I was talking with a friend this week about the different masks we wear when we go different places. There’s a work mask, family mask, friend mask, public mask, and somewhere, often buried deep is our true authentic ourselves. The problem is that we become so accustomed to wearing masks we never take one off for too long or risk showing the world who we are under all the fantasy. The conversation continued and we wondered if any of the illusions we create could eventually lead us to allow others to see the genuine person.
The conversation continued and we wondered if any of the illusions we create could eventually lead us to allow others to see the genuine person. We are so accustomed to hiding the “real” us, the person we think people won’t like, that wearing masks become our default and our defense.
The question becomes how do we break free of this habit of wearing masks? Overcome the fear of our authentic selves not being good enough? How do we begin to discover who we are when concealing our true identity has been our goal for most of our life? This is the reason we are here now, the journey we are meant to travel, the discovery, not of a lifetime, but of life.
“The real voyage of discovery consists not in seeking new landscapes
but in having new eyes.”
One of the hardest things we do on the path of wisdom is to discover we are not all-powerful, all-knowing, all-wise. From the time we are born, we are learning. It might be good, positive lessons, not so good, or, most likely, a mixture of both. As we get older we hopefully begin to separate the good from the not so good. We learn that there are lessons we need to relearn and others we simply need to forget.
One of the most important lessons is we are not meant to carry the mountains we climb. Each of us deals with challenges, struggles, and difficulties. Some navigate incredibly tough paths because of what they endured as children, adolescents, and adults. The climb to the top of the mountain, to overcome these negatives is a great success. However, once the top is reached the question is asked; “What now?” When all you’ve known is pain and heartache it becomes a part of you. Reaching the mountain top doesn’t bring the joy and relief expected.
Unfortunately, some, instead of descending the mountain and continuing on with the journey now free of great burden pick up the mountain and carry it with them. The mountain has become a part of them and to separate from it is like breaking off a piece of themselves and leaving it behind.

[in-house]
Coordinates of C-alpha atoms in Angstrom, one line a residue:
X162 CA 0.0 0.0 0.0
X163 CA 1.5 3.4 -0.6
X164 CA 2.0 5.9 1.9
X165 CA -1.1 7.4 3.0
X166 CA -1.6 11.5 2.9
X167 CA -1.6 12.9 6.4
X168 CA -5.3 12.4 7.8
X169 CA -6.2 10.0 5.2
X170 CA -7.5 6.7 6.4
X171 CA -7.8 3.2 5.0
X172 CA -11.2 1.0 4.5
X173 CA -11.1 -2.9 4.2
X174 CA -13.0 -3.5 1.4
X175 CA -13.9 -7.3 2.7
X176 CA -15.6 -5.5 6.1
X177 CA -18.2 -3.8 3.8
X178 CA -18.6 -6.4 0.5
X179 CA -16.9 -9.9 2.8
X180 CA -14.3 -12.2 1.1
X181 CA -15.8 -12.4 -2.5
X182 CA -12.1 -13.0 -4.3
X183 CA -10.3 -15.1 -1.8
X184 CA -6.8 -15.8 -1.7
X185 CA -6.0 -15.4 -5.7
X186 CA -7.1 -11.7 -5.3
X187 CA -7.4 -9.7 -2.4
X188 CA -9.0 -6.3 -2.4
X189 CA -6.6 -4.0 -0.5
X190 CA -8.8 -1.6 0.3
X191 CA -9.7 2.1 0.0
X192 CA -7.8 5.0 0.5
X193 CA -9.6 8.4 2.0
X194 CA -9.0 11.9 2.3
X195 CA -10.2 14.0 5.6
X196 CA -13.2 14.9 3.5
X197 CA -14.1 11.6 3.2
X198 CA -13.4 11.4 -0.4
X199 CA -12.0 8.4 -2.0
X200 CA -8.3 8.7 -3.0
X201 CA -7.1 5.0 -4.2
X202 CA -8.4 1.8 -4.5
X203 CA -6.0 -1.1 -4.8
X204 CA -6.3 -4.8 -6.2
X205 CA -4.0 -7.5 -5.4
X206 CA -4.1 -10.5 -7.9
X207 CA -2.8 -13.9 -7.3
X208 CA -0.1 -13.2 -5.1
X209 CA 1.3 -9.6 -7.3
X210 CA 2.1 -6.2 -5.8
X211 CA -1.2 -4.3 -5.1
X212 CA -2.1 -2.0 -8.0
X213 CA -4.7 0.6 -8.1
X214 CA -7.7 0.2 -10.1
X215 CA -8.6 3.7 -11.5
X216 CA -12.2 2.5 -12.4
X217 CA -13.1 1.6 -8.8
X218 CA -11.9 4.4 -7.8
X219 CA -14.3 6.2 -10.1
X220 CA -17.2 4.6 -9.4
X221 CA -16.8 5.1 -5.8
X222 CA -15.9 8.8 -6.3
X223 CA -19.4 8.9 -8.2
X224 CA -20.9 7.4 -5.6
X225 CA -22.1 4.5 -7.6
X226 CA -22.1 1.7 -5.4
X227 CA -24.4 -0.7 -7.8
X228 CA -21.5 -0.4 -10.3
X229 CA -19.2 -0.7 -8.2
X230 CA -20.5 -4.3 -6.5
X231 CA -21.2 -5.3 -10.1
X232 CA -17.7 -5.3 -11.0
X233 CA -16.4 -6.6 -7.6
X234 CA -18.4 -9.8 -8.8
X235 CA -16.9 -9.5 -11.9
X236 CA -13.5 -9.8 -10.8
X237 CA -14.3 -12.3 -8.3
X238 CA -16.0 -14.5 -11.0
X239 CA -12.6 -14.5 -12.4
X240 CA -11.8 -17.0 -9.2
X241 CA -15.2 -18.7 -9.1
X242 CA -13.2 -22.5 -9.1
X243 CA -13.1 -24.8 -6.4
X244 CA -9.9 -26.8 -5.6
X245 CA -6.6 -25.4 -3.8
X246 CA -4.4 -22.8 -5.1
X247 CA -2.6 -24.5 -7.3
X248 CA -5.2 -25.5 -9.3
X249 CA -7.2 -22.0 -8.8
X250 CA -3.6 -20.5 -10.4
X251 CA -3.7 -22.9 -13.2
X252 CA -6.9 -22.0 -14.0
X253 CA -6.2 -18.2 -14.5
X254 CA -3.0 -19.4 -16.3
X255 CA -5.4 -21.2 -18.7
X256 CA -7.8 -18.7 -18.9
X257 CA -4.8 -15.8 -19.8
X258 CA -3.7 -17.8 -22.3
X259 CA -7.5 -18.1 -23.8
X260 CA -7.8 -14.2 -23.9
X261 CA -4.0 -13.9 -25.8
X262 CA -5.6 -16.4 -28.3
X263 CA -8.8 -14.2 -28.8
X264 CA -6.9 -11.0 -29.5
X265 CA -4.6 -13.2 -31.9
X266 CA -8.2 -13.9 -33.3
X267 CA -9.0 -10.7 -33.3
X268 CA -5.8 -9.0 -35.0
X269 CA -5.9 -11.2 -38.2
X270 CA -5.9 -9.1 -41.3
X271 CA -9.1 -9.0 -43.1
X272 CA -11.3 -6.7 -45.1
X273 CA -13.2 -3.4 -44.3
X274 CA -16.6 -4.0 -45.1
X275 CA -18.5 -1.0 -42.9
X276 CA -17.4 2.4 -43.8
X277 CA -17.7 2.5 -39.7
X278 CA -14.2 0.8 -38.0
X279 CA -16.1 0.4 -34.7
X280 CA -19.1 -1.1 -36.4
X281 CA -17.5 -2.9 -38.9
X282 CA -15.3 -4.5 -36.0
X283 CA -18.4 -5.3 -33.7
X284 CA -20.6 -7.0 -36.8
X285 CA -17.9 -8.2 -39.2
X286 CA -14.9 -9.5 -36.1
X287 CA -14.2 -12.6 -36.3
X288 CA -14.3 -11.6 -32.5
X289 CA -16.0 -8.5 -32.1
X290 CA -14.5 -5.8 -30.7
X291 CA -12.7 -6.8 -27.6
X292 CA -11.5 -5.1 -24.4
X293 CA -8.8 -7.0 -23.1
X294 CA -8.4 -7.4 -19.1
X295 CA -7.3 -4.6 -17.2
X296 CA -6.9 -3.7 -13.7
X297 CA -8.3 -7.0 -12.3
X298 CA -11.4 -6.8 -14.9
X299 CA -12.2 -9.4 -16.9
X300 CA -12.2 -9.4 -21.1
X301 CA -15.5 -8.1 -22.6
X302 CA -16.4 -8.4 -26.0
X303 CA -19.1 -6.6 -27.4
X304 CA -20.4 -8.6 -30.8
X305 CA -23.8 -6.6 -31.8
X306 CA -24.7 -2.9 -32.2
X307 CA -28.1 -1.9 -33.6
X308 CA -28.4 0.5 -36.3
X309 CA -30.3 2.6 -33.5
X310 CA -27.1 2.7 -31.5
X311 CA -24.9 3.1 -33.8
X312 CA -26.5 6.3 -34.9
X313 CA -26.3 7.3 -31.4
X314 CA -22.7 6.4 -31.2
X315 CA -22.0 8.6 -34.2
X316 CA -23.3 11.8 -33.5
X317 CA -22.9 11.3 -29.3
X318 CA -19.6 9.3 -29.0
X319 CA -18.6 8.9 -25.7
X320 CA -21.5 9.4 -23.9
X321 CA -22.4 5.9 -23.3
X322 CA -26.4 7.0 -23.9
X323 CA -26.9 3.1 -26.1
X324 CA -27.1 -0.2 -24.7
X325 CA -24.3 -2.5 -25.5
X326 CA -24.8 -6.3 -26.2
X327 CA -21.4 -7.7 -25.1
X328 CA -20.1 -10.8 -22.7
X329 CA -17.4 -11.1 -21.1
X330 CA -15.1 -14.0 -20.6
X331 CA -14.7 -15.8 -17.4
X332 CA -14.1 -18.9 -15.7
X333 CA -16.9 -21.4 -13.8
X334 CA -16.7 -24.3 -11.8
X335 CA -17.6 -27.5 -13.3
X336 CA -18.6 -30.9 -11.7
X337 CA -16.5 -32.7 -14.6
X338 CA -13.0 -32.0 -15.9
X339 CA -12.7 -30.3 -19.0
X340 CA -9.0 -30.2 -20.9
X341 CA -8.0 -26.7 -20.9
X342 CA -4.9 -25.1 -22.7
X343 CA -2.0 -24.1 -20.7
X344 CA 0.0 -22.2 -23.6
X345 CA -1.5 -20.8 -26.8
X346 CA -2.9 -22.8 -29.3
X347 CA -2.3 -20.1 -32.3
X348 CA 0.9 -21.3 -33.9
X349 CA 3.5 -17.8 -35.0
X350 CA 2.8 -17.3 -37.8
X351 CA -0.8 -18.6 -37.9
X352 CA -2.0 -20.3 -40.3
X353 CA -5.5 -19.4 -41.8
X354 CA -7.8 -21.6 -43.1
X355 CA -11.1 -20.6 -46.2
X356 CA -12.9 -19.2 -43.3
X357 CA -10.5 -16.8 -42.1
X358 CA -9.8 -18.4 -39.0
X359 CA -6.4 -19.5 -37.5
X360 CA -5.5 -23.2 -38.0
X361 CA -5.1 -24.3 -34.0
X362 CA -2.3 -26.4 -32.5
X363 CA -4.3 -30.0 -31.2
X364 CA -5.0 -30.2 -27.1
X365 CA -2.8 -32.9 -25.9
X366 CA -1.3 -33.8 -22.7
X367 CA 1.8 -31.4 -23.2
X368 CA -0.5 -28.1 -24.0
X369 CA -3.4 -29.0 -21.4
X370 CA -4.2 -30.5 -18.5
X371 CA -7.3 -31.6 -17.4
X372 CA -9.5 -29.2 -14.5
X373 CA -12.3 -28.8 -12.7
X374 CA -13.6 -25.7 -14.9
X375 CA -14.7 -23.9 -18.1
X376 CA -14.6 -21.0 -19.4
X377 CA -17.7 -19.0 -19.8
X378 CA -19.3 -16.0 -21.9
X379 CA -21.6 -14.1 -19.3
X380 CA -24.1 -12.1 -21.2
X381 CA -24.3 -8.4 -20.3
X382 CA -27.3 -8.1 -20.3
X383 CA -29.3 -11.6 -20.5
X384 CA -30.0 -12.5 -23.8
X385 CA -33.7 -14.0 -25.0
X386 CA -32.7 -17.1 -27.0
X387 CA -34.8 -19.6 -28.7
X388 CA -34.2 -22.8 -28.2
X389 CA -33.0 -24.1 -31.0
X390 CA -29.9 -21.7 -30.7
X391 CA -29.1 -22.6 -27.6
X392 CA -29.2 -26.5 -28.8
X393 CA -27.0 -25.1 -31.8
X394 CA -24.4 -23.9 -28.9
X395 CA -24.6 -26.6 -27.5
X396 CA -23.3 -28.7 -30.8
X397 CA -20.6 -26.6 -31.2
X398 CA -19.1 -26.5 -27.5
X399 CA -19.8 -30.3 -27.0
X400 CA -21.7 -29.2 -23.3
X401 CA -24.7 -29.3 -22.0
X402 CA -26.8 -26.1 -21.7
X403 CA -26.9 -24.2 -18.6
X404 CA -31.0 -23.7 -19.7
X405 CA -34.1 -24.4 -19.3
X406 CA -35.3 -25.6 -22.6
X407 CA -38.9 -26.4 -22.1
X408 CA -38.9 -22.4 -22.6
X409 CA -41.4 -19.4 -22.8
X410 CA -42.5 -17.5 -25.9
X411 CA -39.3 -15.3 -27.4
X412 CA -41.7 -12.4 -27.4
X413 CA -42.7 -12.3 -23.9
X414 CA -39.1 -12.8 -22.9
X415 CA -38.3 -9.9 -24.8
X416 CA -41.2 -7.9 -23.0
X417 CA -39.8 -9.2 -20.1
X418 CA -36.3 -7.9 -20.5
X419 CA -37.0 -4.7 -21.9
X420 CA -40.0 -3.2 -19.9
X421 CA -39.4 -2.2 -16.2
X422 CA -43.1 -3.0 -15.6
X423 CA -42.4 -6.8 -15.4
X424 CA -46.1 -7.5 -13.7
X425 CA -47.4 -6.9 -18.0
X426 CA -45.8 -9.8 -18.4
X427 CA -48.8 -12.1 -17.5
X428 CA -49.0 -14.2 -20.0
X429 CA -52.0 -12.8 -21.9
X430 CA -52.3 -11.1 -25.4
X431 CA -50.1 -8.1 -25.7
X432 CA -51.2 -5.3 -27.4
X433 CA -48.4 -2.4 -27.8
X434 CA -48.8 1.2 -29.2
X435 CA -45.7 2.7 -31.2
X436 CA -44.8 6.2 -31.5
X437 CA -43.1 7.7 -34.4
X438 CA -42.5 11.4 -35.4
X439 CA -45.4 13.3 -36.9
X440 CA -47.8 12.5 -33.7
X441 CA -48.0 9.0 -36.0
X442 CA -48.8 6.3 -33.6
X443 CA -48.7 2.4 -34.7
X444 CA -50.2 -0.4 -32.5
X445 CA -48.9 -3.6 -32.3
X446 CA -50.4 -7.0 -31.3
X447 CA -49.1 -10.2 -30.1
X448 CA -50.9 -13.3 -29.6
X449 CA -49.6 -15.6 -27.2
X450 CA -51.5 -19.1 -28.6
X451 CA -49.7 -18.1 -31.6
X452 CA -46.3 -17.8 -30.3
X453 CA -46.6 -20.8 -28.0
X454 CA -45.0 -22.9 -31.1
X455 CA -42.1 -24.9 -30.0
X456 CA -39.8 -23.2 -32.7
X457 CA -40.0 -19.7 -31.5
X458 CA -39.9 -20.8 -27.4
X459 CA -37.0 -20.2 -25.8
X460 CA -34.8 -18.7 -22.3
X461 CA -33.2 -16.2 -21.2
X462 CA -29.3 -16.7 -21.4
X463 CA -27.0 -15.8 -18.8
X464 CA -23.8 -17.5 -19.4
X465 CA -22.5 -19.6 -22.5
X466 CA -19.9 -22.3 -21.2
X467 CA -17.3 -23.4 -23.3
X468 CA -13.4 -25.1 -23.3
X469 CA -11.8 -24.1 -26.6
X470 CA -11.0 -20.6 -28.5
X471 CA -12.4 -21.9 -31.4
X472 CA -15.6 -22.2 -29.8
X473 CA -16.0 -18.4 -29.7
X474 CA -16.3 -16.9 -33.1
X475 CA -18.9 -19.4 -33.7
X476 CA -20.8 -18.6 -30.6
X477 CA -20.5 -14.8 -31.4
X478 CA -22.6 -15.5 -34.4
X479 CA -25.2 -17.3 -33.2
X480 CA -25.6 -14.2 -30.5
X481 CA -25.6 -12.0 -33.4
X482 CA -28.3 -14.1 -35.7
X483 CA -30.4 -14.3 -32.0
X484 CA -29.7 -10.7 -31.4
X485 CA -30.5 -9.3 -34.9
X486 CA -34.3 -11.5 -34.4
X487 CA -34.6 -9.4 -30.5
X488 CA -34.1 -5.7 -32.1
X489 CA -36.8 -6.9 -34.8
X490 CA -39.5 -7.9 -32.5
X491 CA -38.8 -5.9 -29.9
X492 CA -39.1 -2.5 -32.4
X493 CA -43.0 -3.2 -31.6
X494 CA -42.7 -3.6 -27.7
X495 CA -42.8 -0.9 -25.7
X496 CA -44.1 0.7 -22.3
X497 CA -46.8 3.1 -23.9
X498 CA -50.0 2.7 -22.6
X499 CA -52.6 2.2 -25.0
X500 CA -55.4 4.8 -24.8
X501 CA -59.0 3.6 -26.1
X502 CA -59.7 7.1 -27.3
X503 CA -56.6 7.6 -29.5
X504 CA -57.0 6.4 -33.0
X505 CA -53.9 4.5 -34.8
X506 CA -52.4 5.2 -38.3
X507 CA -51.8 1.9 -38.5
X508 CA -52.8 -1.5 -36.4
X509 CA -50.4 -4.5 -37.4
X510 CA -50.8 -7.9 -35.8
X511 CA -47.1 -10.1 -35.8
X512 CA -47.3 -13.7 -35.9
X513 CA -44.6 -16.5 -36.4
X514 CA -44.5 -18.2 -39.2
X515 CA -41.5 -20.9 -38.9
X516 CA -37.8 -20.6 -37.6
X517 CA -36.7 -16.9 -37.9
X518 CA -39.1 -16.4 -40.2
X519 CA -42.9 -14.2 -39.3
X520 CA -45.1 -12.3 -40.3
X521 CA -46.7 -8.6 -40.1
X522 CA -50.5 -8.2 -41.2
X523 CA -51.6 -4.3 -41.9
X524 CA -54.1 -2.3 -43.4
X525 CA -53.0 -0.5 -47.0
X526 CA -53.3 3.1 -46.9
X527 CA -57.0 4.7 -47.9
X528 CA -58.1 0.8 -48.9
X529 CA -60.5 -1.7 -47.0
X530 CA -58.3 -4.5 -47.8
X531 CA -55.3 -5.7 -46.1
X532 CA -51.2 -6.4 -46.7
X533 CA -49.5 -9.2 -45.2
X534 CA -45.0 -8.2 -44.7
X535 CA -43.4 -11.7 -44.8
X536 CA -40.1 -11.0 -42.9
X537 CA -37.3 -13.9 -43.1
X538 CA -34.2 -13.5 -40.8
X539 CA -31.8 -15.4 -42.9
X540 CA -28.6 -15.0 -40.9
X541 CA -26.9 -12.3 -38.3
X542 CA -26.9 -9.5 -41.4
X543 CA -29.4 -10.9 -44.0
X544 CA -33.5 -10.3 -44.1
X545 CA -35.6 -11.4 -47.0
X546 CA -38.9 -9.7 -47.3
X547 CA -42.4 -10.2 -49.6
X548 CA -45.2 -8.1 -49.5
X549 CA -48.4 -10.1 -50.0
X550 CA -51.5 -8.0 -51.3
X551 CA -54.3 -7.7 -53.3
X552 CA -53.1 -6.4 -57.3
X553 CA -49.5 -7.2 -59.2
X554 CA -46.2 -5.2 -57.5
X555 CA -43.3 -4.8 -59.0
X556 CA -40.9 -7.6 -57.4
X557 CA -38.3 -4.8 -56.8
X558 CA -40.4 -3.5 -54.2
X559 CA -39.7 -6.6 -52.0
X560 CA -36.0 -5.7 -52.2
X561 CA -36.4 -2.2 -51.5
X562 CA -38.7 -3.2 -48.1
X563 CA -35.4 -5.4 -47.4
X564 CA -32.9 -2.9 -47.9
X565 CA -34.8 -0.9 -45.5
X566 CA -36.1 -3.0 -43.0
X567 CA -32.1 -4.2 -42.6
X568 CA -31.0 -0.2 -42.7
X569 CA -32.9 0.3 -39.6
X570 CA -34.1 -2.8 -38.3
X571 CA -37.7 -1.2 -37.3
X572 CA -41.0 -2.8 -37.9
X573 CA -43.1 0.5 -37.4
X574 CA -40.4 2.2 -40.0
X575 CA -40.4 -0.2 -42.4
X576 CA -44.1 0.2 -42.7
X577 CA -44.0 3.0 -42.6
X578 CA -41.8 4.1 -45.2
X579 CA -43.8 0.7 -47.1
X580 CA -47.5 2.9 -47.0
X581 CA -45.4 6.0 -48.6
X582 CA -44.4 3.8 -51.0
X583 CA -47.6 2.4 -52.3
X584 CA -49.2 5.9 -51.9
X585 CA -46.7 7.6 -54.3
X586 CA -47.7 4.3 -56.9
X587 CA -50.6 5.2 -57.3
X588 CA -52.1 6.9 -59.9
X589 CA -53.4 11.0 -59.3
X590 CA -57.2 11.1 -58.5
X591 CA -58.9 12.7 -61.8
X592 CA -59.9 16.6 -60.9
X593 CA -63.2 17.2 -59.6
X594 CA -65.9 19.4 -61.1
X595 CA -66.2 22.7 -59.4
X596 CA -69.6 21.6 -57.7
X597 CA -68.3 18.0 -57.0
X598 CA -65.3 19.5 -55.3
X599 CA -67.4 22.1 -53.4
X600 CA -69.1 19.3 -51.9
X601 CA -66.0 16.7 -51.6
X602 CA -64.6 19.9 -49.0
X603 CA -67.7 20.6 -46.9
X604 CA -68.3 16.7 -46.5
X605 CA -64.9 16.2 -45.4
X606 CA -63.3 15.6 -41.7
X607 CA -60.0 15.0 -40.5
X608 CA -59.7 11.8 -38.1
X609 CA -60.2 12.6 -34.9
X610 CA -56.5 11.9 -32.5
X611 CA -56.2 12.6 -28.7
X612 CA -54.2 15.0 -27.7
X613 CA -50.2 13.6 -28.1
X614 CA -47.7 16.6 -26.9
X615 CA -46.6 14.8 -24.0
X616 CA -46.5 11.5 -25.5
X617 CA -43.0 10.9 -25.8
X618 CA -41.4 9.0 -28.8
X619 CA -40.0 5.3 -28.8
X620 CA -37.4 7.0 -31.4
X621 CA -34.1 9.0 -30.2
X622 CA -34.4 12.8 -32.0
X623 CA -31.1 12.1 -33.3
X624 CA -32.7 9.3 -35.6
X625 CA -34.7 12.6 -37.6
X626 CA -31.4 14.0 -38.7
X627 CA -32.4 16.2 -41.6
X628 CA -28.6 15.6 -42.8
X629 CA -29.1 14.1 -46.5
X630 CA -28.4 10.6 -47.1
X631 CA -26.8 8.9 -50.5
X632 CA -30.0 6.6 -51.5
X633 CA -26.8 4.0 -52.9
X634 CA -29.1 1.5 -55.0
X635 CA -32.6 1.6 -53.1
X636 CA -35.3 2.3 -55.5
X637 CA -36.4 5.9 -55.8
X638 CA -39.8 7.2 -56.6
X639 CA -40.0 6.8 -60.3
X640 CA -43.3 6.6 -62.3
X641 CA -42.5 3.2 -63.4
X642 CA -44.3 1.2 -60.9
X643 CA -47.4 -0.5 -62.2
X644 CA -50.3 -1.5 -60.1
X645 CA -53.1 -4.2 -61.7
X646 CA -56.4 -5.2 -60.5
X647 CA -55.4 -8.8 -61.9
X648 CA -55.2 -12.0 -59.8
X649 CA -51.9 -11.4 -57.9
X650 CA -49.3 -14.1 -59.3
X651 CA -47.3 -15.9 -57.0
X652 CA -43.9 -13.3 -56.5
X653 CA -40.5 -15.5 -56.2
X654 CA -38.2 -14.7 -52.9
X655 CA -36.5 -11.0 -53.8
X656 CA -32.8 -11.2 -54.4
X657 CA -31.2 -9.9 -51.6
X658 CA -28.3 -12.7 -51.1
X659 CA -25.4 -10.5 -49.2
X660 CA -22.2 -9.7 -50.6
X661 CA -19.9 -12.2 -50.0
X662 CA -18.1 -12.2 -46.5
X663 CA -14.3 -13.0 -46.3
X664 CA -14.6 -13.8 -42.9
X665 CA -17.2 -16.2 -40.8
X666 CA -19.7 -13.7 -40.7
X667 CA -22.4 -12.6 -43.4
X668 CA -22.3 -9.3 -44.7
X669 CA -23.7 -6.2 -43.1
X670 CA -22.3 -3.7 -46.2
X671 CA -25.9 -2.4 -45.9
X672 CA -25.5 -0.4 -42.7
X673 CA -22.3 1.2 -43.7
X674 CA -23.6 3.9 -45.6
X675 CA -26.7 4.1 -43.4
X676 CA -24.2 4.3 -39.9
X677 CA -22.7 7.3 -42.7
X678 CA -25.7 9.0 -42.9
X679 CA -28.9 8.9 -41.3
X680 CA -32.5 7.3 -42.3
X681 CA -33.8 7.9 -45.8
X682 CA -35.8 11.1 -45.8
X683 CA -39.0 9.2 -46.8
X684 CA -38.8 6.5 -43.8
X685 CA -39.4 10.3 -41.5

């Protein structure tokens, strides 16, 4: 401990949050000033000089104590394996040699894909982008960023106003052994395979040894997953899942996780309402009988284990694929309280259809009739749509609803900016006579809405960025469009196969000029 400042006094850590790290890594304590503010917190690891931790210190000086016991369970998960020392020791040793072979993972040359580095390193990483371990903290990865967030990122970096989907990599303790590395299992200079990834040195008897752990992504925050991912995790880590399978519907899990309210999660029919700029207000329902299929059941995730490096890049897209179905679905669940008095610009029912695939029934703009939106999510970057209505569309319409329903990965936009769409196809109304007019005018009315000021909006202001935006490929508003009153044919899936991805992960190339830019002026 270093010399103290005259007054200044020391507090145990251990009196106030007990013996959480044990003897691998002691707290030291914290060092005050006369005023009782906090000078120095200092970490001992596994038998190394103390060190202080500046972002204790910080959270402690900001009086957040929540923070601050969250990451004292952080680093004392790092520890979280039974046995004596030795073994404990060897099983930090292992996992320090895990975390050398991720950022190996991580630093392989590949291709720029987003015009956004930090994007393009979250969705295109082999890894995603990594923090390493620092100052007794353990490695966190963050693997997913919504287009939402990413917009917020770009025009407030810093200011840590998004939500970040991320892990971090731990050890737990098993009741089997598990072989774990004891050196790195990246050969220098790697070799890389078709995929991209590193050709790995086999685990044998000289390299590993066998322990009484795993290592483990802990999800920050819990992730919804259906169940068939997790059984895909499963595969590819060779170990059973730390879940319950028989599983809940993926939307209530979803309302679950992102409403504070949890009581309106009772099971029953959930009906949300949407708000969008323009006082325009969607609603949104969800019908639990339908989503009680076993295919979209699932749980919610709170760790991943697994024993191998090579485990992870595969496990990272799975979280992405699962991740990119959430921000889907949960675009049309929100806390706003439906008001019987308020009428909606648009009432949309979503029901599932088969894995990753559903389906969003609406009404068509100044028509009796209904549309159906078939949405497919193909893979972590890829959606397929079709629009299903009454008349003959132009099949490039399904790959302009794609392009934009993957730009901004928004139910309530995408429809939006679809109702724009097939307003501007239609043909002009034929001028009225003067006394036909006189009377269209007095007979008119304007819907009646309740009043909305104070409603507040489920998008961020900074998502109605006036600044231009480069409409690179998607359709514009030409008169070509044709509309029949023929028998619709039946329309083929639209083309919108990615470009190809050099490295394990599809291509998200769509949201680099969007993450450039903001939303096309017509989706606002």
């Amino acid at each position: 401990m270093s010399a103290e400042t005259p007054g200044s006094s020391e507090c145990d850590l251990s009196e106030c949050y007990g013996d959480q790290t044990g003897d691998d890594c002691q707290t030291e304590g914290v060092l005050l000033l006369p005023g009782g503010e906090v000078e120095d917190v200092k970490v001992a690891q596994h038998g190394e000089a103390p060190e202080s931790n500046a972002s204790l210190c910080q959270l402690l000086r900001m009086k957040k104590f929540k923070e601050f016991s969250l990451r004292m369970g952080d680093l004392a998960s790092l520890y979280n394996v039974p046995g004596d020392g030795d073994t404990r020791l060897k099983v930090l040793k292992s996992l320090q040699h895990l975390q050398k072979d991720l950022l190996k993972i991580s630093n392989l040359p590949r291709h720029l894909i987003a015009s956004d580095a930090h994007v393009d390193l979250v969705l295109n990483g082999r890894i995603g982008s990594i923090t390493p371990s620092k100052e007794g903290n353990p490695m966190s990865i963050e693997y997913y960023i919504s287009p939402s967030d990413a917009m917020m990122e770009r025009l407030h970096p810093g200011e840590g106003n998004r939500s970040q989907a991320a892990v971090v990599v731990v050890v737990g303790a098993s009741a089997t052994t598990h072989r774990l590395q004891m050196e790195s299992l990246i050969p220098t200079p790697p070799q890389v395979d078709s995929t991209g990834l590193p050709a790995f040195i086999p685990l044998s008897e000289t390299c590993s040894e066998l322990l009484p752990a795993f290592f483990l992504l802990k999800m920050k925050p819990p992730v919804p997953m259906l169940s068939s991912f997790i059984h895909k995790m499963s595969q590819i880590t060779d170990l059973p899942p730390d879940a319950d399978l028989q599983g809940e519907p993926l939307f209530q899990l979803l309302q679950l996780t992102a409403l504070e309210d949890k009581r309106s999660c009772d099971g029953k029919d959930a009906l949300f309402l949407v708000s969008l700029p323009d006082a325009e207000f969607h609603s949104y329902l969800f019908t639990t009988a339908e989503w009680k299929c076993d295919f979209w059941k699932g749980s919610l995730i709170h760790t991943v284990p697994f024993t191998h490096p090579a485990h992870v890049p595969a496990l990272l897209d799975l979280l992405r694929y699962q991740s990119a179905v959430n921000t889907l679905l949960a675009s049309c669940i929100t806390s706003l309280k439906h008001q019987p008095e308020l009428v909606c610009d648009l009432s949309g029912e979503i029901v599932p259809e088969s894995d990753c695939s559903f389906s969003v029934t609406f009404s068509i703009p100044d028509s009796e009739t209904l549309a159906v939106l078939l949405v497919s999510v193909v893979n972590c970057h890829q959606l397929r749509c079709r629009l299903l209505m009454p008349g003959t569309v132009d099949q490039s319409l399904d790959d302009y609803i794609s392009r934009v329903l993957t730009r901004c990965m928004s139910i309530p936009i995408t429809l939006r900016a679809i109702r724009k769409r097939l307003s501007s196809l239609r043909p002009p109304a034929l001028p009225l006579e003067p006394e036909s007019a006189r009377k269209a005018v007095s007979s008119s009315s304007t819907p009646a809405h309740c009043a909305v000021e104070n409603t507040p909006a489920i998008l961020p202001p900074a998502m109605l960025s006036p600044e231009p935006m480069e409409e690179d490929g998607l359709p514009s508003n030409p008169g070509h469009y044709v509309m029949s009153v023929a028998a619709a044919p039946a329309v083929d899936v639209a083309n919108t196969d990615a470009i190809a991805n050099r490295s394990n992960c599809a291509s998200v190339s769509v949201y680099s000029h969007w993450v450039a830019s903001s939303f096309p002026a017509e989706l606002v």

Wisdom teaches us how to climb, how to descend and how to let go. It may still feel we are leaving part of ourselves behind but we trust our journey will take us to a place, a discovery of our new selves.
Out of the Way –
One of the fathers I met with today told me about a hiking spot not far from where we live. I hadn’t heard of the trail or the waterfall it leads to until he said he hiked it this past weekend. “Getting there was easy, all downhill. Coming back, however, is a different story.” We’ve lived here for almost two years and I’m still discovering new places to go and sights to see.
Life is similar, the paths we walk are filled with experiences and surprises. Sometimes what we’re looking for is close but our journey towards it isn’t.
Similarly, the way of grace and wisdom isn’t straight either. There are seasons and times we must go out-of-the-way in order to find the fastest route. It doesn’t make sense but it’s the paradoxical trail we call life.
Our way may not be straight but if we trust the path it will lead us to where we need to go.
One of the most surprising discoveries on the path of wisdom is the realization that our greatest struggle, obstacle to peace and contentment is found within not without.
When we are young we are convinced we could right the world if given the chance and the power but as we mature and grow in truth we realize we cannot oftentimes even right ourselves.
There was a time when I could pinpoint and point out every flaw in my enemy. However, the deeper I journey into the dark places of my shadow self, see my own shallowness, selfishness and sinfulness, the more grace and empathy color the lenses by which I see others.
Hatred, strife, discord, the making of others into our foes is distraction. We have no peace outside of ourselves because we have not found it within.